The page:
Starting today, we’ll post excerpts from our upcoming month’s fiction titles on Mondays, Wednesdays and Fridays, beginning with Rebecca Woods’ “Nathan of Silver Falls.”
Although it doesn’t hit the market for another two weeks, get a preview of the book right here, right now! This excerpt comes from the author’s favorite chapter.
“Nathan of Silver Falls” will be released on Dec. 11 and is available right now for pre-order on Amazon.com and BarnesAndNoble.com.
Hannah laughed. “There’s been a lot of talk about Davy’s tractor. Many farmers feel they can’t afford such an extravagance and I’m sure they are hoping Nathan will justify their old methods. The rivalry between horse and machine has been growing heartily here over the months.”
“I wonder if it isn’t more envy,” Grant observed.
Susie looked at him curiously. “I say you’re correct,” she ventured aloud, causing Grant to face her with a questioning look.
What was it about this girl that made him want to all-out stare? She was mystery at its essence! He struggled to gather his wits with as little pause as possible.
“You’ll be voting for your father in the tractor-pull then?” he asked in surprise.
Susannah turned back to the arena and raised her chin. “Never!” she declared.
Grant nearly broke into laughter at the sight. From what Hayden had mentioned previous to his visit, he thought he had judged her correctly – and he had. Given the persecution of her status in maidenhood, Susannah could hardly be blamed.
As the remaining teams and equipment were gradually leaving the field, David’s noisy, fume-spewing tractor burst through the gate at full throttle, scattering horses everywhere and audaciously trailing a comet-like stream of red, white and blue ribbons which gloriously fluttered and flowed in the wind behind him. While Nathan tied off Clementine and changed to a single tree, David twice drove his shiny, red wonder around the inner perimeter. Waving eagerly to the crowds, they just as enthusiastically returned his greeting with a mass of intermingled laughter, booing and cheers.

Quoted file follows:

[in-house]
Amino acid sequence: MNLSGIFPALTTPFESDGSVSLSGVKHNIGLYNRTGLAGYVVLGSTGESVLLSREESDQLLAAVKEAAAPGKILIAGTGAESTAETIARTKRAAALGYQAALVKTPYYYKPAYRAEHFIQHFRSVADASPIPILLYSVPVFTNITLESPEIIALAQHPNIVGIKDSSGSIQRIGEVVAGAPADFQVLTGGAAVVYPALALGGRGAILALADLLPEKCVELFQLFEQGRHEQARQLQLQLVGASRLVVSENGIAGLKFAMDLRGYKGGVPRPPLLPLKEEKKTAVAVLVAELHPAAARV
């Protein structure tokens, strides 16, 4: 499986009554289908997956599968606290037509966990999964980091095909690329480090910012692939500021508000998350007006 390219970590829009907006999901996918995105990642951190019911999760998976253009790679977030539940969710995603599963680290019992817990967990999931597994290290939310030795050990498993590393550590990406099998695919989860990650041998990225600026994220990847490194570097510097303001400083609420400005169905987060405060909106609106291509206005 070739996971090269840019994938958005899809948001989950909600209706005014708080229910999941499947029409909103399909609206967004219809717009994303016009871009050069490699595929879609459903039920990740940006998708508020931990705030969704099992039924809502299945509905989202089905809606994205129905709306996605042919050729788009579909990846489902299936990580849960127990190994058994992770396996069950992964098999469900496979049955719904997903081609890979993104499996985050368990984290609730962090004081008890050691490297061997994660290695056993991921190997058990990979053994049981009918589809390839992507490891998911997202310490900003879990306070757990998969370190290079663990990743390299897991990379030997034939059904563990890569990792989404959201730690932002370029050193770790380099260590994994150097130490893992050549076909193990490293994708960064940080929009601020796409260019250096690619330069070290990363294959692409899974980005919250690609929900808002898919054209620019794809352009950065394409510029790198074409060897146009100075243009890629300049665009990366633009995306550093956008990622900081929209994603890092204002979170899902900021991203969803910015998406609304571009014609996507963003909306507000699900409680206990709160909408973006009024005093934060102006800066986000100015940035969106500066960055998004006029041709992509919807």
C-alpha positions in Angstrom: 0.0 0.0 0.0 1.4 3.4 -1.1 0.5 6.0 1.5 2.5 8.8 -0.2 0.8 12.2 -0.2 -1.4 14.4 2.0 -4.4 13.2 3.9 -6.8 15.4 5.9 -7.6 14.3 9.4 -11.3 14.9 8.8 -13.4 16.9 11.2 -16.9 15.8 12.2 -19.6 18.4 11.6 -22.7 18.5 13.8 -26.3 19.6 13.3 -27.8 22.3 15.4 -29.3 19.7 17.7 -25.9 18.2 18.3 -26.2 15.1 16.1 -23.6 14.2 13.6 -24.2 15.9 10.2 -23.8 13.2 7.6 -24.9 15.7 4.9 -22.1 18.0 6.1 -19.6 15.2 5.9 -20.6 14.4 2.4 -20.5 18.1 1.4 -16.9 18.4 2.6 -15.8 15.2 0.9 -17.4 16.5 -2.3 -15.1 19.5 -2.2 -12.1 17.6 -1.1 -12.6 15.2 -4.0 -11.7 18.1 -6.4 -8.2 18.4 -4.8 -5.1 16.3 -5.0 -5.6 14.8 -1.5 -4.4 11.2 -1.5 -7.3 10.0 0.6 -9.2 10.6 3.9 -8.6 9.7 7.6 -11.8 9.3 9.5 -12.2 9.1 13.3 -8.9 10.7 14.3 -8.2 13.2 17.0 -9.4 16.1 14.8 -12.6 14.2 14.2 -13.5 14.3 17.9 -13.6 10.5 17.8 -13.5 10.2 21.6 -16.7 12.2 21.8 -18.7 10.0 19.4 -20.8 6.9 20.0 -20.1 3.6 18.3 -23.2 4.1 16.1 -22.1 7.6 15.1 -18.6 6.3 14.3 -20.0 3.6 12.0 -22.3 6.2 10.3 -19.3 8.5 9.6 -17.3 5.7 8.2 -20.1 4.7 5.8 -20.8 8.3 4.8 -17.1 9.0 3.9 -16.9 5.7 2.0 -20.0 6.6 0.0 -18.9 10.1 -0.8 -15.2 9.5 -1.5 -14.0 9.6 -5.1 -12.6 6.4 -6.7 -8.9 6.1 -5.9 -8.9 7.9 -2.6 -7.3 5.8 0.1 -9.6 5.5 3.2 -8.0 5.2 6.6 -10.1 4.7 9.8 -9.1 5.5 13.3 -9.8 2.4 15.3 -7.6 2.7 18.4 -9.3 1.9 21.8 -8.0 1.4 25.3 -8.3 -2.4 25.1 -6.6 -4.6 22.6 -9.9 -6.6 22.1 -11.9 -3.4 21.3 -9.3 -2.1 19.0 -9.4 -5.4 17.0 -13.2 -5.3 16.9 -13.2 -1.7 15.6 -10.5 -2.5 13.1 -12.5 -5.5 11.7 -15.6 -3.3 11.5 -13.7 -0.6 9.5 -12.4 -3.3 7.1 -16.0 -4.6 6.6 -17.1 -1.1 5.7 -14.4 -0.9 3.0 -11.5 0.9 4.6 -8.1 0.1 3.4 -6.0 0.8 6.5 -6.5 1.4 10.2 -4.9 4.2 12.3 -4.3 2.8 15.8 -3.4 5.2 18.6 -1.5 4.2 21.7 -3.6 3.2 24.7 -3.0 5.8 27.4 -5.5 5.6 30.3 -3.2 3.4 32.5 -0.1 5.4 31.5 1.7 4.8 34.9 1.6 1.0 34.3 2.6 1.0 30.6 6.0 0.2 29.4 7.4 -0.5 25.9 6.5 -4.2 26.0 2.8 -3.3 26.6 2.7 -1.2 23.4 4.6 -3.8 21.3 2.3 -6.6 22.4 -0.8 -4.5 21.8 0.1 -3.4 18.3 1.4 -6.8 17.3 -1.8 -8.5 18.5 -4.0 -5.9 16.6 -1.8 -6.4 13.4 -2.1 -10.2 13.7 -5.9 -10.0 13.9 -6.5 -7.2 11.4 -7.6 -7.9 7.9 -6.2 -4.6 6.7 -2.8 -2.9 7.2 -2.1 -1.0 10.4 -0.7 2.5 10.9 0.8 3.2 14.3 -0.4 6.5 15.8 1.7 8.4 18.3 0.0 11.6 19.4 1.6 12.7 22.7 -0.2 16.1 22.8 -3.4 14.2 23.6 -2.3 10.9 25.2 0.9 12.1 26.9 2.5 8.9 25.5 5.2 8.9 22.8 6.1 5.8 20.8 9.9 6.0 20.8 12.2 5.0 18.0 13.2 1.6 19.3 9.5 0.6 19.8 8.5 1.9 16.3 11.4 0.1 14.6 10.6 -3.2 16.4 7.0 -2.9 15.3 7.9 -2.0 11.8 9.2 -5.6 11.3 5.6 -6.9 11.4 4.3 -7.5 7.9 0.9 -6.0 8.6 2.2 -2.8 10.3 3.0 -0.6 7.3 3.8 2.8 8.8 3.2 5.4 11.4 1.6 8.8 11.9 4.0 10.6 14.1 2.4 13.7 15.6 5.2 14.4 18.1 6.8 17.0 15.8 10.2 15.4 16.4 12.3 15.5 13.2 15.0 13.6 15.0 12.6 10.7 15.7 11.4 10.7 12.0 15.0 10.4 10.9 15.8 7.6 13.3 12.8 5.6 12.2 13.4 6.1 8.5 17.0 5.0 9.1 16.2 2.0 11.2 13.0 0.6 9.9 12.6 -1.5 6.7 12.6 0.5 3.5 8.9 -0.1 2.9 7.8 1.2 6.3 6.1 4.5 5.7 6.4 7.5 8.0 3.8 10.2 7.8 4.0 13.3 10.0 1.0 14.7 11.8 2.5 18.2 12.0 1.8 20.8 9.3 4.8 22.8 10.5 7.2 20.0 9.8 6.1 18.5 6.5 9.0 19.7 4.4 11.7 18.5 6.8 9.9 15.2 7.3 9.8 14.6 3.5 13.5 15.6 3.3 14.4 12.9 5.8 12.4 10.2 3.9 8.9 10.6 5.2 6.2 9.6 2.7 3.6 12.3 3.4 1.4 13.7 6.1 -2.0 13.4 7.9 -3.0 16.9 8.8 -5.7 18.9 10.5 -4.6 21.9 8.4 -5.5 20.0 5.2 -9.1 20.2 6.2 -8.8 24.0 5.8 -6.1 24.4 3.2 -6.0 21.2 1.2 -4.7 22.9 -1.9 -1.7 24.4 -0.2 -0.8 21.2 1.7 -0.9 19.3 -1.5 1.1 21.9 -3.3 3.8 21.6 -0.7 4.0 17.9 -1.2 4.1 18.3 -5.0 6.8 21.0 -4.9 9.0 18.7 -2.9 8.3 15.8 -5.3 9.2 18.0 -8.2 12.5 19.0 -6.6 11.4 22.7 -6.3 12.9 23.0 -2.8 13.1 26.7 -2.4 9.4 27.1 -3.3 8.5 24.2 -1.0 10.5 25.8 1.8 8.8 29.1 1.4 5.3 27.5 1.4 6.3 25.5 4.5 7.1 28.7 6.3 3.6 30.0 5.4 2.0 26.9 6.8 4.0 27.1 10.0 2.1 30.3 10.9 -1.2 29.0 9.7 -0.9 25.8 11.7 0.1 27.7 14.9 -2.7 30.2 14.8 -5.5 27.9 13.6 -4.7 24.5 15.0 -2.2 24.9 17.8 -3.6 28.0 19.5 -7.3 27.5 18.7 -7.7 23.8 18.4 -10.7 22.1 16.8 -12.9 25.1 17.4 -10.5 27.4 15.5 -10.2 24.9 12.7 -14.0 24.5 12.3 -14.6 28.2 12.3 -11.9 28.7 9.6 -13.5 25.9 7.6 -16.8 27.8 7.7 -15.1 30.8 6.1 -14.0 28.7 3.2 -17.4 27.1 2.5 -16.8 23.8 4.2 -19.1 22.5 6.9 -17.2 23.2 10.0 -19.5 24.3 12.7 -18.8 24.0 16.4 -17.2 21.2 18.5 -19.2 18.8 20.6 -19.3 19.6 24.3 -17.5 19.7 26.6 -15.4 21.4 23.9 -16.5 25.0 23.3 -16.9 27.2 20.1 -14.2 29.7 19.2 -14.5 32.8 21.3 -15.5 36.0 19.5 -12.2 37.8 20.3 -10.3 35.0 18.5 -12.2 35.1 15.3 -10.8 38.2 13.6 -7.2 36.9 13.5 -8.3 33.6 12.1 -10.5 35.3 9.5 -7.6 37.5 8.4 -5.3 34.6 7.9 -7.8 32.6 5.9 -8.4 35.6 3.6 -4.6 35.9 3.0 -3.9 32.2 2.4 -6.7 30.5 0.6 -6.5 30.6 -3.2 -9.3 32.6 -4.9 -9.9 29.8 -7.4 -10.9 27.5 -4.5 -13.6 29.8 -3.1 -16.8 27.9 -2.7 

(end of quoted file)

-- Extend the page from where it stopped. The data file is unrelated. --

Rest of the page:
Finally, he pulled to the middle of the stadium, stood and then bowed, long and low, before taking a most exaggerated stance of supreme boredom while he waited for Nathan to return. For all intents and purposes, David Harrison could have played the fairground clown.
“So, that’s her father,” Grant concluded to himself. Somehow, David did not fit his tyrant expectations at all.
“Wow, that’s really bright,” Hannah laughed. “Did he repaint the tractor?”
Susannah could scarcely hold in her mirth. “No, Auntie Hannah; but he has washed and wax polished it to within an inch of its life! Mother said that she wouldn’t be surprised if he took up sleeping in the barn with it at night, should he win today.”
They all laughed at that, until their attention was drawn back to the arena due to a boisterous din of cheering which began when Nathan entered, trailing Clyde’s hauling gear as he ground-drove his horse to the vicinity of David’s machine. Many of the old-time farmers erupted in clapping and hollers of support at the sight, even as he brought Clyde around to the center and stepped to the rear of the tractor, to see to the hitching up.
“That a boy, Nathan! Show “˜em how it’s done, Clyde!” a farmer called out from behind them.
Eventually, the two competitors stood and publicly shook hands. While Nathan made a final check on his lines, David started up his machine and, finally, the judge lifted his gun to the air. When he did so, silence fell over all in the grandstands.
As the gunshot exploded into the sky, horse and machine flew into instant action!